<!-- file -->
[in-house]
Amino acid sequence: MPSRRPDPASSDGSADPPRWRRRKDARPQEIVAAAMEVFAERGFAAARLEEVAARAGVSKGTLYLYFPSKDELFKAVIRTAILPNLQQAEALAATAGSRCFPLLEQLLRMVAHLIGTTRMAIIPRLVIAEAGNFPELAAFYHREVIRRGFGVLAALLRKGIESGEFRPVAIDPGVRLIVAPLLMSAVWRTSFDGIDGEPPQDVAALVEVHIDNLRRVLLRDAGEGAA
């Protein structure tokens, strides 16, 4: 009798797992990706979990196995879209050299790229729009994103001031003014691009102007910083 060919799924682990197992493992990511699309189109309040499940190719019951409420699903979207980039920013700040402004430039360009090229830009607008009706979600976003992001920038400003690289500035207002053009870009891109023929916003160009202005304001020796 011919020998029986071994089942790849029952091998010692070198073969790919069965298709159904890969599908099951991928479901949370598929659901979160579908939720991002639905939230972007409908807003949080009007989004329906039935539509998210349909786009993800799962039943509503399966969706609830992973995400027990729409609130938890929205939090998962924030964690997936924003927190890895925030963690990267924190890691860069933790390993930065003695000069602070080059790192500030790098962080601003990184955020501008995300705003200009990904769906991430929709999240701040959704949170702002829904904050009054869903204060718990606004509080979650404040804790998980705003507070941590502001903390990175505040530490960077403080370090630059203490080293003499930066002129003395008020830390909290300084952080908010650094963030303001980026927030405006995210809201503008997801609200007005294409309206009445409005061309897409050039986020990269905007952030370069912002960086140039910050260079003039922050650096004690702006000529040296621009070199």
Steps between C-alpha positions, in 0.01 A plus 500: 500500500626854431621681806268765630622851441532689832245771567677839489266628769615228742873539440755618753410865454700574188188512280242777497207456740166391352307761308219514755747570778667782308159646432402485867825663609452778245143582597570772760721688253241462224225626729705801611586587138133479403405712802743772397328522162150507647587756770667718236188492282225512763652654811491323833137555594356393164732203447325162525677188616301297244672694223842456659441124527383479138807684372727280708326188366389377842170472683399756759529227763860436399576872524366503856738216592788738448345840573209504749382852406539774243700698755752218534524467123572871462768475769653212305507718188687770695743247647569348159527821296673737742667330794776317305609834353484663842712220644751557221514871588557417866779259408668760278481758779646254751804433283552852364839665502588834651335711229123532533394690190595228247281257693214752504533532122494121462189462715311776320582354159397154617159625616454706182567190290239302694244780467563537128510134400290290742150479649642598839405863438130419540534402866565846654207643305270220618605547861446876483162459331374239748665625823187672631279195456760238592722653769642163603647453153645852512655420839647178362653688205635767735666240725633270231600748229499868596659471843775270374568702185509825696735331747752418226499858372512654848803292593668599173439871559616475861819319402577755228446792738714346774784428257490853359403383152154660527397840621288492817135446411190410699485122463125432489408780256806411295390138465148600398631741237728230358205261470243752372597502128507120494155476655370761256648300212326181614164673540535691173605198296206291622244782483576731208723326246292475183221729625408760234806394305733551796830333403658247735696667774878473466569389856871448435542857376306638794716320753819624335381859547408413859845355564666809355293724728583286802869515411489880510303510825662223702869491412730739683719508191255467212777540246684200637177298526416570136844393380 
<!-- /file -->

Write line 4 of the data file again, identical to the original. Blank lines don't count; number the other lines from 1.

Steps between C-alpha positions, in 0.01 A plus 500: 500500500626854431621681806268765630622851441532689832245771567677839489266628769615228742873539440755618753410865454700574188188512280242777497207456740166391352307761308219514755747570778667782308159646432402485867825663609452778245143582597570772760721688253241462224225626729705801611586587138133479403405712802743772397328522162150507647587756770667718236188492282225512763652654811491323833137555594356393164732203447325162525677188616301297244672694223842456659441124527383479138807684372727280708326188366389377842170472683399756759529227763860436399576872524366503856738216592788738448345840573209504749382852406539774243700698755752218534524467123572871462768475769653212305507718188687770695743247647569348159527821296673737742667330794776317305609834353484663842712220644751557221514871588557417866779259408668760278481758779646254751804433283552852364839665502588834651335711229123532533394690190595228247281257693214752504533532122494121462189462715311776320582354159397154617159625616454706182567190290239302694244780467563537128510134400290290742150479649642598839405863438130419540534402866565846654207643305270220618605547861446876483162459331374239748665625823187672631279195456760238592722653769642163603647453153645852512655420839647178362653688205635767735666240725633270231600748229499868596659471843775270374568702185509825696735331747752418226499858372512654848803292593668599173439871559616475861819319402577755228446792738714346774784428257490853359403383152154660527397840621288492817135446411190410699485122463125432489408780256806411295390138465148600398631741237728230358205261470243752372597502128507120494155476655370761256648300212326181614164673540535691173605198296206291622244782483576731208723326246292475183221729625408760234806394305733551796830333403658247735696667774878473466569389856871448435542857376306638794716320753819624335381859547408413859845355564666809355293724728583286802869515411489880510303510825662223702869491412730739683719508191255467212777540246684200637177298526416570136844393380 